Pragya Akhilesh is secretary of the Bhim Safai Karamchari Trade Union and national convener of the Rehabilitation Research Initiative. In this interview she discusses the health and sanitation hazard of toilets without water, and poorly constructed dry latrines contaminating the water supply, which she calls ‘one of the biggest crises’ in contemporary India.

Is it true that toilets have become hotbeds of disease spread in the pandemic?

The lockdown has had its own problems with decreasing toilet usage. In 2020 there was a massive decline in actual toilet usage in rural India. This is mainly because toilets are in poor shape, the roofs are falling, doors are breaking or soggy and there is an acute shortage of water supply. The outcome of this is that toilets have become hotbeds for disease spread.

Sanitation workers are cleaning these toilets without access to any kind of protection gear. The government’s silence on toilet maintenance is shocking as the ‘value of service’ is declining, and because of that all the pressure falls on sanitation workers. All through the lockdown the sanitation workers have continued this work but they have not been given their due like other health care professionals in India.

You have been monitoring 10 lakh toilets in India and found that 46,000 dry latrines were in active use during the lockdown. Why?

Despite the PEMSR Act, 2013 [Prohibition of Employment of Manual Scavengers and their Rehabilitation] its implementation in the informal settlements in the rural areas of India is completely fractured, therefore ‘dry latrines’ are one of the biggest crises in 2021 India.

These toilets damage the health of sanitation workers and the communities severely. Along the India–Bangladesh border we found a series of many ‘hanging toilets’, where the unmanaged effluents mix with nearby water bodies even polluting the drinking water. Because these areas are completely remote there is no accessible sanitation coverage.

The lockdown has also resulted in communities building ‘dry latrines’ by digging small pits in nearby compounds because women do not want to send their children to faraway toilets.

With the Union government spending so much on the Swachh Bharat Abhiyan, why is there still a prevalence of these types of toilets?

In India we are only focusing on building toilets. There is less focus on eradicating the previously constructed dry latrines. There is a vast difference between the database of urban and rural sanitation coverage in India. The hanging toilets and dry latrines found in semi-urban and rural areas continue to exist also because we have not been able to reach them. The sanitary toilets built under the SBA have their own unique problems.

In this way both insanitary and newly constructed sanitary toilets have become burdens for India’s sanitation workers. There is no focus on the fact that 80 per cent of the sanitation workers are not even reaching the age of retirement. Even within sanitary toilets they are forced to manually scavenge excreta because of non-availability of continued water supply.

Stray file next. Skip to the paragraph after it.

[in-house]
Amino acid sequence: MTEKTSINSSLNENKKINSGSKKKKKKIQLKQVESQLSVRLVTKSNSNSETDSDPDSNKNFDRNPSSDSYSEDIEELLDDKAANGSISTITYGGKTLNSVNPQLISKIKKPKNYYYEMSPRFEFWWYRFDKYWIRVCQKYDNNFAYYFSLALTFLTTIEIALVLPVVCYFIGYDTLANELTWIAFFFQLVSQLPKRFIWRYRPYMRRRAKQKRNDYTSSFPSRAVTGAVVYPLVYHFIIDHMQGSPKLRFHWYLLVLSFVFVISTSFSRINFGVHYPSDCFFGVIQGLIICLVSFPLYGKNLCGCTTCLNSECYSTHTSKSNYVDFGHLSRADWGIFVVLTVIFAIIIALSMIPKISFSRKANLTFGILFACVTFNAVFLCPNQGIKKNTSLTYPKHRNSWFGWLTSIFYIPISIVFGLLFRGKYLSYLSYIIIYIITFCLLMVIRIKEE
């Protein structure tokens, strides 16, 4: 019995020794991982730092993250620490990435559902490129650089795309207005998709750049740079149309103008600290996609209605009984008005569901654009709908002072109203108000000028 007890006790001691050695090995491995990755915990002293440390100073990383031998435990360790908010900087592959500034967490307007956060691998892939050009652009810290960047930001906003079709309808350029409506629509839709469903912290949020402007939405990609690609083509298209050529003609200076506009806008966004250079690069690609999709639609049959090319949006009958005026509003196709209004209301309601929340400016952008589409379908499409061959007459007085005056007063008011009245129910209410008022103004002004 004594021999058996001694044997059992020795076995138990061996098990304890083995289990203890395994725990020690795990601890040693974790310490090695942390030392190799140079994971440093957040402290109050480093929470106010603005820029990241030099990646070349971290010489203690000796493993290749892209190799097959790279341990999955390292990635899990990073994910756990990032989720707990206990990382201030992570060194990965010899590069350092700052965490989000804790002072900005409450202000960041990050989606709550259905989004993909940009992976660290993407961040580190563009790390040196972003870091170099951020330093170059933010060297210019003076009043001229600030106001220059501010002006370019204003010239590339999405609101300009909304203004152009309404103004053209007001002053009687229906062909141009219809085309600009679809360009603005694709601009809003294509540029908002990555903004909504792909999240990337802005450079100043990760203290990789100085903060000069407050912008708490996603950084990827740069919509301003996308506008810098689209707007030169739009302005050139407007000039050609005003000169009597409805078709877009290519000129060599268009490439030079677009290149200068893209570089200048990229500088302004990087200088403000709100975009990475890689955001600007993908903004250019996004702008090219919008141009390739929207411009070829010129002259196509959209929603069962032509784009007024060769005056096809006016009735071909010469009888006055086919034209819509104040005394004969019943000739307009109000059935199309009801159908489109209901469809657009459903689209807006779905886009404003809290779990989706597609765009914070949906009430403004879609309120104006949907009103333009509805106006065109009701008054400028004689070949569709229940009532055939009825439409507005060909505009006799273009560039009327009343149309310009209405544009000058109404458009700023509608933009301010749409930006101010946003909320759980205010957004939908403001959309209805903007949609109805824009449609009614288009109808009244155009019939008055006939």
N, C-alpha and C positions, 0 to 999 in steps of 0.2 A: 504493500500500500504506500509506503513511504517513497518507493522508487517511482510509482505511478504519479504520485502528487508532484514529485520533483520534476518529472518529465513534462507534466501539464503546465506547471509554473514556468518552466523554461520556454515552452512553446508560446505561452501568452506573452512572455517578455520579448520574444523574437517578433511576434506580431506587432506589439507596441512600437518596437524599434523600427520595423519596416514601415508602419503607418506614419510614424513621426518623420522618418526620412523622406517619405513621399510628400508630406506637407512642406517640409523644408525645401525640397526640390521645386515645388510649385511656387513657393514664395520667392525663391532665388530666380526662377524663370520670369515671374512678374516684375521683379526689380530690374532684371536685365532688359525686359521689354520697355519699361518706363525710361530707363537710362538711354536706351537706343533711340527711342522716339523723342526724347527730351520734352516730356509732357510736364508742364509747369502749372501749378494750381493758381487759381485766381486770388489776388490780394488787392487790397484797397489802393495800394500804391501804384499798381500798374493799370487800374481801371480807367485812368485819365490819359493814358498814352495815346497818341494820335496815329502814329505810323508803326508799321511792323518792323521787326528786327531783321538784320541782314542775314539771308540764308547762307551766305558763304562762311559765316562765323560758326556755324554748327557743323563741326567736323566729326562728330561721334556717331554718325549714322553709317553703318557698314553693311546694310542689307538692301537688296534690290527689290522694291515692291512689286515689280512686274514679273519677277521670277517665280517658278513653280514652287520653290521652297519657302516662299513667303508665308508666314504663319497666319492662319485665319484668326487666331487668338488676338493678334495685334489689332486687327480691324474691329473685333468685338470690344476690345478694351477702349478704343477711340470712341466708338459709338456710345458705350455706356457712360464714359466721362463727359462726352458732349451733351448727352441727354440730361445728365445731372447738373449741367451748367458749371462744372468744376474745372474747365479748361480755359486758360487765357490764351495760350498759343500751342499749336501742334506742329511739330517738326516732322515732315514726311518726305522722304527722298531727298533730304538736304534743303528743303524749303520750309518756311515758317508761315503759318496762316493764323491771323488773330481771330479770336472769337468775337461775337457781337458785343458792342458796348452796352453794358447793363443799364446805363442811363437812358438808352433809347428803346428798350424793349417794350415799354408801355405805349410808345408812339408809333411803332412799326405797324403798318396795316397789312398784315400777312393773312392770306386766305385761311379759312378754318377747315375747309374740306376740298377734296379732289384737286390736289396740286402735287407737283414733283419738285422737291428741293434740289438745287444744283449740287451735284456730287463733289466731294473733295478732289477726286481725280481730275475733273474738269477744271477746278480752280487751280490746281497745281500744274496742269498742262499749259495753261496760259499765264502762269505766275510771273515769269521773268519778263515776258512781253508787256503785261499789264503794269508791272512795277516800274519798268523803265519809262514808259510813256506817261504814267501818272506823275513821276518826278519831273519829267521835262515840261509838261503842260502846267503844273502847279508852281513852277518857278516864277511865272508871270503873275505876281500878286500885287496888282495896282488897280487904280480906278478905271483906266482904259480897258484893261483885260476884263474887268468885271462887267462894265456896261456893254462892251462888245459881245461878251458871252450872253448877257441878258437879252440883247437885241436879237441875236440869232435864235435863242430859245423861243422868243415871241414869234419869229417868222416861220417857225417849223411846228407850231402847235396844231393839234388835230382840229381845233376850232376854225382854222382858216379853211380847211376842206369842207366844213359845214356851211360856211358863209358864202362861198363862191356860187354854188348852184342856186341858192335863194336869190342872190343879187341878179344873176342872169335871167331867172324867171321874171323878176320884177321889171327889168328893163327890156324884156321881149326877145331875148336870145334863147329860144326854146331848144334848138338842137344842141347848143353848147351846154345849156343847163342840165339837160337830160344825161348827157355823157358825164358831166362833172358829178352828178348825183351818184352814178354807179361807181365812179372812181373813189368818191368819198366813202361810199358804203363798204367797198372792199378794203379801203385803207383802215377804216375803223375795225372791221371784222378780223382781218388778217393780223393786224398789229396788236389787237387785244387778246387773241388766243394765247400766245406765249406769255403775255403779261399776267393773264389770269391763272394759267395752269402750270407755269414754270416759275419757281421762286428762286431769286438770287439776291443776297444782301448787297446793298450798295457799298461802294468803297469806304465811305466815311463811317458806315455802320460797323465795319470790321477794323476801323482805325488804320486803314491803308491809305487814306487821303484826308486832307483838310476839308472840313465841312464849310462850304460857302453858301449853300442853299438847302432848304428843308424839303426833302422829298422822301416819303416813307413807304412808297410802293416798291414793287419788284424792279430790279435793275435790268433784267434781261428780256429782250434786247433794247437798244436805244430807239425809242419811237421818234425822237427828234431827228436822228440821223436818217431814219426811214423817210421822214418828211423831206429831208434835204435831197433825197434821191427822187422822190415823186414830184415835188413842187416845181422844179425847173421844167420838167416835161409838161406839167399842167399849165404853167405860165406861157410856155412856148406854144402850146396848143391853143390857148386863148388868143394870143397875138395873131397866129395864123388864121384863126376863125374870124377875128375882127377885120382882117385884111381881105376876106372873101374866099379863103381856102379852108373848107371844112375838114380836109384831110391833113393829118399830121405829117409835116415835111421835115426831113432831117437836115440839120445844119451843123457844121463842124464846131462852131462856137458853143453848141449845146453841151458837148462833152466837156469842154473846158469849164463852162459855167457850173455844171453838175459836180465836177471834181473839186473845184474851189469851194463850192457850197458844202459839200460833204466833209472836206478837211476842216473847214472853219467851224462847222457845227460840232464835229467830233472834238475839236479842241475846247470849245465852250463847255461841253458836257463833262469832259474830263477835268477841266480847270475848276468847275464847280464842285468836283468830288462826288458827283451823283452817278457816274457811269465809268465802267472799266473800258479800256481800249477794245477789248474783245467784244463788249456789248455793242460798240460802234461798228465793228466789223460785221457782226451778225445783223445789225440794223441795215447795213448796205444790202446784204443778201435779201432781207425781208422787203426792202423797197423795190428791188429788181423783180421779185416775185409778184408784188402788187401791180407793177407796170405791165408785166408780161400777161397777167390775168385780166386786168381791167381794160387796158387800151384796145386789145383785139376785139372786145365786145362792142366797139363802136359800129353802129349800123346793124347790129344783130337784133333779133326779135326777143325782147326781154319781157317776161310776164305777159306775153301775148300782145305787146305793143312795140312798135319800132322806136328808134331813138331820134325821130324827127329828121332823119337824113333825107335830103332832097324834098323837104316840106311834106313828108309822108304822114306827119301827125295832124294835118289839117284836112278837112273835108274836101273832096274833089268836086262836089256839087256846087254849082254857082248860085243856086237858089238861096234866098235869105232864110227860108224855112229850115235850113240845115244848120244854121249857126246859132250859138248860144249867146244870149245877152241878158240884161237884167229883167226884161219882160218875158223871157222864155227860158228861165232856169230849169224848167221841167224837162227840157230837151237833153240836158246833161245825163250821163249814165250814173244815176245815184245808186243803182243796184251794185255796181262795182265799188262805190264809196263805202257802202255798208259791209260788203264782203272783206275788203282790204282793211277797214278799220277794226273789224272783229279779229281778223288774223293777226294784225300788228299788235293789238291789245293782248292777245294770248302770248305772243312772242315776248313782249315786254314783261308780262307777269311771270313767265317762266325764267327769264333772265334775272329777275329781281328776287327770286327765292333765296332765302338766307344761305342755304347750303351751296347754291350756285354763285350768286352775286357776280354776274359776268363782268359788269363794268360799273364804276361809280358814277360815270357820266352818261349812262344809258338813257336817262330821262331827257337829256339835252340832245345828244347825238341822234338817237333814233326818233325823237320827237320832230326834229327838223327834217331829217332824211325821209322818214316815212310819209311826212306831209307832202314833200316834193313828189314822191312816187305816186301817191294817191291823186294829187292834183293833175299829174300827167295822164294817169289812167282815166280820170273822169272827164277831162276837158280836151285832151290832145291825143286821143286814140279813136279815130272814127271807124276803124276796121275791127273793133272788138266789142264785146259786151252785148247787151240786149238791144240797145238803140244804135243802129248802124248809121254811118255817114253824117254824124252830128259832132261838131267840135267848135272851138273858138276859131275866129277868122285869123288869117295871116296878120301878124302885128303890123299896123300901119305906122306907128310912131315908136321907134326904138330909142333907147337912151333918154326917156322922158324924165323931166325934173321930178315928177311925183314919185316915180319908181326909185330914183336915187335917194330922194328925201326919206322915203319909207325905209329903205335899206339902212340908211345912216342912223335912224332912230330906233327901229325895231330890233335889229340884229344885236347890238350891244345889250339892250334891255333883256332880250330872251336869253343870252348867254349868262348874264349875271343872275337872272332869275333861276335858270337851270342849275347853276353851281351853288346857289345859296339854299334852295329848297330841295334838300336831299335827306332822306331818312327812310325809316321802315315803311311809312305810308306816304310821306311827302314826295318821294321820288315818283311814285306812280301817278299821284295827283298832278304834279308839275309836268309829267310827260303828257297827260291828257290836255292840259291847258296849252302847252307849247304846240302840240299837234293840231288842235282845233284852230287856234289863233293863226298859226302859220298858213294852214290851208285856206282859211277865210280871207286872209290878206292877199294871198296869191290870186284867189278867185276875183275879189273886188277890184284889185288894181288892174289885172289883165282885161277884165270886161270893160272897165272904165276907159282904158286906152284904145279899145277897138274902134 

Why is a steady water supply not available despite improved water supply in the last decade?

In rural areas, even in the households which have improved water coverage like the availability of piped water supply, long power cuts hinder toilet usage. If there are 6-8 hour power cuts then how will the tanks get filled enough for every flush? People therefore leave the toilets without flushing them. Even the pour flush technique can only be accessed if there is availability of unimproved water supply nearby. This again puts focus on the proximity of water supply for single toilet usage from mobile containers. So if built-in water supply cannot be used, the procedure becomes very complex, even after efforts to integrate water services with sanitation services in every toilet.

Why do people still defecate in the open?

Many women still chose to defecate in the open even in big cities like Delhi and Mumbai. If you visit the banks of Yamuna in the early morning in Delhi you will find people defecating in multiple lines. This is also because the amount of water in the containment is not directly proportional to the number actually using it. So if you are going to use the toilet after 9 am there is no water left anymore.

In other words, community toilet building is completely different to household toilet building. The water usage and tank capacity has to be kept in mind otherwise people will continue to defecate in the open.

Another important aspect is that toilets without continuous water supply become hotbeds for disease spread.

The government has no understanding of the current state of the toilets they have probably built 5 years ago. While sanitation workers continue to get sick, forced to clean these toilets, hundreds of these toilets are in poor shape and almost abandoned.

Mohit Yadav is co-ordinator of the Sulabh Sewa Campaign, Mumbai